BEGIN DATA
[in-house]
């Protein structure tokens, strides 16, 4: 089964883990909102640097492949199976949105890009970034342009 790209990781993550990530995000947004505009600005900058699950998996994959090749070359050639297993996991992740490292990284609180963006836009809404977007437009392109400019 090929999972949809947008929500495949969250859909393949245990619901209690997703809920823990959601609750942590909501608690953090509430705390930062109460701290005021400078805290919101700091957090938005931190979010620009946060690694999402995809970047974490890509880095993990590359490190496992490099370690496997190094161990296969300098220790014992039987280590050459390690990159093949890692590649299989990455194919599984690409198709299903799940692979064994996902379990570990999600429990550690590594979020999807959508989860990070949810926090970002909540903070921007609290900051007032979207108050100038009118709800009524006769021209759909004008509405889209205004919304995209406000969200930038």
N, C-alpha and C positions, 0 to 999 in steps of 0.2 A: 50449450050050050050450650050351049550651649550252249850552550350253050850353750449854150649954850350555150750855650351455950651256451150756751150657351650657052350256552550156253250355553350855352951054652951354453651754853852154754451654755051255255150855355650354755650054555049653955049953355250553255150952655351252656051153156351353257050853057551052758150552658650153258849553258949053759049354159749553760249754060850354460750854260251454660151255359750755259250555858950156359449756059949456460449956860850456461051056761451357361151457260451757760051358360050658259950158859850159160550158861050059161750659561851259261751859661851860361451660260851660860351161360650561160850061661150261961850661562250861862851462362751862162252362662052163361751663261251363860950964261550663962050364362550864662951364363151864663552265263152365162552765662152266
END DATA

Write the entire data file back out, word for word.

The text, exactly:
[in-house]
């Protein structure tokens, strides 16, 4: 089964883990909102640097492949199976949105890009970034342009 790209990781993550990530995000947004505009600005900058699950998996994959090749070359050639297993996991992740490292990284609180963006836009809404977007437009392109400019 090929999972949809947008929500495949969250859909393949245990619901209690997703809920823990959601609750942590909501608690953090509430705390930062109460701290005021400078805290919101700091957090938005931190979010620009946060690694999402995809970047974490890509880095993990590359490190496992490099370690496997190094161990296969300098220790014992039987280590050459390690990159093949890692590649299989990455194919599984690409198709299903799940692979064994996902379990570990999600429990550690590594979020999807959508989860990070949810926090970002909540903070921007609290900051007032979207108050100038009118709800009524006769021209759909004008509405889209205004919304995209406000969200930038």
N, C-alpha and C positions, 0 to 999 in steps of 0.2 A: 50449450050050050050450650050351049550651649550252249850552550350253050850353750449854150649954850350555150750855650351455950651256451150756751150657351650657052350256552550156253250355553350855352951054652951354453651754853852154754451654755051255255150855355650354755650054555049653955049953355250553255150952655351252656051153156351353257050853057551052758150552658650153258849553258949053759049354159749553760249754060850354460750854260251454660151255359750755259250555858950156359449756059949456460449956860850456461051056761451357361151457260451757760051358360050658259950158859850159160550158861050059161750659561851259261751859661851860361451660260851660860351161360650561160850061661150261961850661562250861862851462362751862162252362662052163361751663261251363860950964261550663962050364362550864662951364363151864663552265263152365162552765662152266